(CBS News) LONDON - Most runners make history for how fast they go. Sarah Attar had the entire stadium cheering her on even though she was dead last in her race. It didn't matter.
Attar was making a different kind of history -- the first Saudi Arabian woman ever to be allowed by her country to run in the Olympics. She may have grown up in California, but she knew what it meant.
"This is just an amazing thing. For women in Saudi Arabia, I think it can be inspiring, you know, to not give up on your dreams because it can and will come true," Attar said.
Another Saudi woman, Wodjan Shaherkani, almost didn't get to compete until judo authorities allowed her to wear her headscarf. She lost in less than 90 seconds. What it means back in Saudi Arabia, where girls aren't even allowed to take part in school sports, is another matter.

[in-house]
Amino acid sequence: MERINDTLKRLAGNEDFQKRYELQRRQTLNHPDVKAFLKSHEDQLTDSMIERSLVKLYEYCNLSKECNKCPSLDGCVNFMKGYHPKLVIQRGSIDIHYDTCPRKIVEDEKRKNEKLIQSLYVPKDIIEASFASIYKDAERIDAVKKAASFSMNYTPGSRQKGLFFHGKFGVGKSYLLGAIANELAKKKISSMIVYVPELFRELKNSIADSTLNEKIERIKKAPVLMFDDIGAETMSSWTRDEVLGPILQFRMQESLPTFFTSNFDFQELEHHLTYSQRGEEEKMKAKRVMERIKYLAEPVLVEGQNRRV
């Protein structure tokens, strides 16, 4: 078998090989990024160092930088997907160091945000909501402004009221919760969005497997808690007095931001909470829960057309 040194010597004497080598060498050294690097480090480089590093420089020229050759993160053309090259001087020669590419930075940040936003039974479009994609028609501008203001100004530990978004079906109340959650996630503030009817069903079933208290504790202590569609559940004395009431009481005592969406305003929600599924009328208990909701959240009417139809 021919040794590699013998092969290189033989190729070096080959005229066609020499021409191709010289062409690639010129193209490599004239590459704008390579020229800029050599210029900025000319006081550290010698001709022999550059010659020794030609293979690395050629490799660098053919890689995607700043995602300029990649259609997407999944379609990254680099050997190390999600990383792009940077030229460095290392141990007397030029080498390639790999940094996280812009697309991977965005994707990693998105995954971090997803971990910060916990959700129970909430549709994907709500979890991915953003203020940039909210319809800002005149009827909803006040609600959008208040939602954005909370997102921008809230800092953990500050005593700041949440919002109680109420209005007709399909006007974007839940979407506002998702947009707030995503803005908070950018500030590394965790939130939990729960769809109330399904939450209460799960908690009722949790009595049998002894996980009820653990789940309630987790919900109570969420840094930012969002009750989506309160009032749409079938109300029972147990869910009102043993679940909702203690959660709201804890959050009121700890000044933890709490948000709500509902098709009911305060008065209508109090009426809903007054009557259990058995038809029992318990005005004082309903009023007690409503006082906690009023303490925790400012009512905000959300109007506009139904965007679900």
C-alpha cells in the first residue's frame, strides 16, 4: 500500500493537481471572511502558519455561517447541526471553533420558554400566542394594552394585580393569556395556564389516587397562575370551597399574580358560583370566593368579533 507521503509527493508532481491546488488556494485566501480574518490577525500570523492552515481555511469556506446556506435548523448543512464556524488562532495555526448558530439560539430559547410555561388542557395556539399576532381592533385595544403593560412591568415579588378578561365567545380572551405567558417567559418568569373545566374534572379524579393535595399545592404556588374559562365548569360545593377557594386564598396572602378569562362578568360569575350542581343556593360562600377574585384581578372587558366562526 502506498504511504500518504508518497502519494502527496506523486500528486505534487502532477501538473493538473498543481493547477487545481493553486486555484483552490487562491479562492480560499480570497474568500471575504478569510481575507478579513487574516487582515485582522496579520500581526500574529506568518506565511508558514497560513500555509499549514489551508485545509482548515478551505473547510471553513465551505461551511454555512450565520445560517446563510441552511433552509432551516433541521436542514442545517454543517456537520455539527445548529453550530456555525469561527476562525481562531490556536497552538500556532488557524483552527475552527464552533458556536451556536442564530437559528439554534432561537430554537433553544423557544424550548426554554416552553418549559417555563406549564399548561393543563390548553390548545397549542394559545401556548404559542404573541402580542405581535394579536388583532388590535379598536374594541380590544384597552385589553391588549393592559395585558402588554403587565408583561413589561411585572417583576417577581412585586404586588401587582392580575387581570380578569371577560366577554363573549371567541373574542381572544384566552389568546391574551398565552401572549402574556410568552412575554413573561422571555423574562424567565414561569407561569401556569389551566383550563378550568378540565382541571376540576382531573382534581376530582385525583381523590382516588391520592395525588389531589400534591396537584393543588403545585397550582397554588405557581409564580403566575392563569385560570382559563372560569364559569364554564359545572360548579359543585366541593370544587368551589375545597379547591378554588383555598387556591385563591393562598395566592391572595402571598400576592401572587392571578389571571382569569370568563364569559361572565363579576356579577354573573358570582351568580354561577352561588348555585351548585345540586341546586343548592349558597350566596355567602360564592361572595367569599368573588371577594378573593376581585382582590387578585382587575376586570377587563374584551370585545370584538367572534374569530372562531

The Saudis may be cultural light-years away from the U.S. beach volleyball players who met in the final, but these have become the women's emancipation games.
It's the first time every country has women on its team.
It's a presence with a punch; the first time women's boxing has been included.
The pride of Flint, Mich., 17-year-old Claressa Shields and her gold medal tonight may produce a new generation of million dollar babies. Shields said she believes she's done something for both herself and women's boxing.
"I don't think I box like a girl," Shields said.
Including women athletes from Saudi Arabia from Qatar and from Brunei for the first time was the result of a new sport: Olympic arm twisting. Saudi resistance was only broken when the IOC threatened to bar the whole team unless women were included.
Like Sarah Attar's run, progress is slow. But like her, the hope is they'll get there in the end.